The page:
Henry Kissinger says conditions are right for negotiations on Ukraine by the end of the year. He bases his calculation on the fact that China has emerged as a broker, which puts the Russians on the spot to a degree.
However, there is one missing part to Kissinger’s prediction. While it may not directly concern China, Russia wants far more than just a deal with Ukraine – although even in that context Russia probably won’t take anything less than a demilitarized, non-NATO Ukraine.
The US thinking on the subject is almost the reverse. Washington thinks it can accept a deal provided Ukraine is “enticed” by being brought into NATO.
Other similar ideas have popped up from time to time. Among them are ideas that some European states and the US will guarantee Ukraine’s future security. The reason for this approach is that it is increasingly unlikely that the US has enough votes in NATO to bring Ukraine into the alliance.
While the NATO approach is anathema to Moscow, it is conceivable that some sort of surrogate security system, if clearly defined, might pass muster with Russia.
But even if some sort of deal could be hammered out on Ukraine’s future security, there are two stumbling blocks.
The first is the territory that Russia now holds inside Ukraine’s boundaries. This includes Donetsk, the Zaporizhia region, Kherson and, most important, Crimea.
It would be extremely difficult for Ukraine to agree to any permanent solution on the future of these territories. Nonetheless, unless the Russians take a beating militarily in the next few months and are pushed back, it is unlikely that Moscow will agree to anything less than redrawing Ukraine’s borders.
The current Ukrainian government cannot go down that path, so almost certainly no negotiation is possible unless Ukraine’s government changes hands, or unless the Russians lose.
The other problem in the Russian mind is even more important than Ukraine itself.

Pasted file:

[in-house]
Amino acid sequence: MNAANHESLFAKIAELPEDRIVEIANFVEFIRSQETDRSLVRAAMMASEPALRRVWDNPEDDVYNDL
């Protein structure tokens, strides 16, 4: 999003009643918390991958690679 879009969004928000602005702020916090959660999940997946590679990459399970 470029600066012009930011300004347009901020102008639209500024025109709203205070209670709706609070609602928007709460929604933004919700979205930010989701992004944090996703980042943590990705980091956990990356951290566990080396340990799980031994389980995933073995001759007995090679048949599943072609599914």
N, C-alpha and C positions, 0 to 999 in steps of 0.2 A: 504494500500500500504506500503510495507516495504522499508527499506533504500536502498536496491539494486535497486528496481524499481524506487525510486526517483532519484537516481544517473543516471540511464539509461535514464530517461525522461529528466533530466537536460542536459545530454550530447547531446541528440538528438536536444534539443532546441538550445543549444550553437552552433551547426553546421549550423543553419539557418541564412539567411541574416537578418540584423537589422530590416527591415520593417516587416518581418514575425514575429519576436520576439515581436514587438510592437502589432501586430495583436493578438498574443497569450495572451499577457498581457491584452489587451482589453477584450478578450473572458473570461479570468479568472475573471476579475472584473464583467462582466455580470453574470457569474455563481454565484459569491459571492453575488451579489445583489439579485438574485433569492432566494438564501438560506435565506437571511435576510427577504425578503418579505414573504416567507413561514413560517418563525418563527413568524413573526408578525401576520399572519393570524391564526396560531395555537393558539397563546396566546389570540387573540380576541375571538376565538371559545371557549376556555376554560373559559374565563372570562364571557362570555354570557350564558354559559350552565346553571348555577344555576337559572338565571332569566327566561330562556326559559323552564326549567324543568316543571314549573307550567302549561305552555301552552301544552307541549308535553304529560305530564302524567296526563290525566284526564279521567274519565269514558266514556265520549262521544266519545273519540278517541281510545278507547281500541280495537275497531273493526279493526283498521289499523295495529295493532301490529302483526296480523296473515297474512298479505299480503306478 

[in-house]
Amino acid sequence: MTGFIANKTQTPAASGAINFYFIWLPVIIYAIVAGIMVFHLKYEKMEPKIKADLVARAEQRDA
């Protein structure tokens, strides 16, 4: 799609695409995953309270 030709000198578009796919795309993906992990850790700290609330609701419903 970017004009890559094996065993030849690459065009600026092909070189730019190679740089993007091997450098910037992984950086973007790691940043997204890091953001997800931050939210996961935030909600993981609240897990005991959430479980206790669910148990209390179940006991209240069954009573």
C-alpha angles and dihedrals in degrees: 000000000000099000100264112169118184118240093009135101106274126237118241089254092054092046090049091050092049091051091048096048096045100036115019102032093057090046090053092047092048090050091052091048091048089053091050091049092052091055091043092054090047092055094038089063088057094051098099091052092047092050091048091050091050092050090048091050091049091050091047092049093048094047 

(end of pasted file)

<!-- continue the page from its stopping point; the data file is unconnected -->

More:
Russia believes it is at war with NATO and the United States, and believes that while the war is being fought in Ukraine it is supported out of bases in Europe and it is part of a US/NATO plan for fracturing Russia, splitting it into bite-sized pieces for NATO to dominate. Adding Finland and maybe Sweden to the alliance also increases Russian doubts about NATO and the United States and the collective threat Russia faces on its own.
Thus while Western pundits are worried about Ukraine’s future, Russia is concerned with its own survival.
It is worth recalling that before Russia invaded Ukraine, it sent two messages, one to the US president and the other to the head of NATO. One letter – the one sent to the US – was focused on the Ukraine problem; the other, addressed to NATO, called for a new security regime for Eastern Europe. Both letters were ignored and treated in a disdainful, hostile manner by both the US and NATO.
Had the letters formed the basis for a political negotiation, it is at least possible that the Russian so-called special military operation would not have occurred. Surely it was a missed chance to avoid bloodshed and destruction. The cavalier Western rejection of Russia’s proposals was, thereafter, used as proof by Russia’s security establishment that NATO’s goal was to destroy Russia and use Ukraine as the lightning rod.
If the above analysis is correct, it follows that a negotiation limited to Ukraine won’t solve the security crisis that is looming over both Russia and Europe. There is plenty of evidence that fear is growing in Europe, where it is understood that the outcome in Ukraine could turn out badly. There is collateral concern that sticking it to the Russians could well backfire in the future.
It would seem that the only practical way out is for European security to be addressed in a straightforward manner – especially by the United States, which is driving the Ukraine war and NATO’s expansion.
It would be good if Kissinger would address this sensitive but critical security issue.
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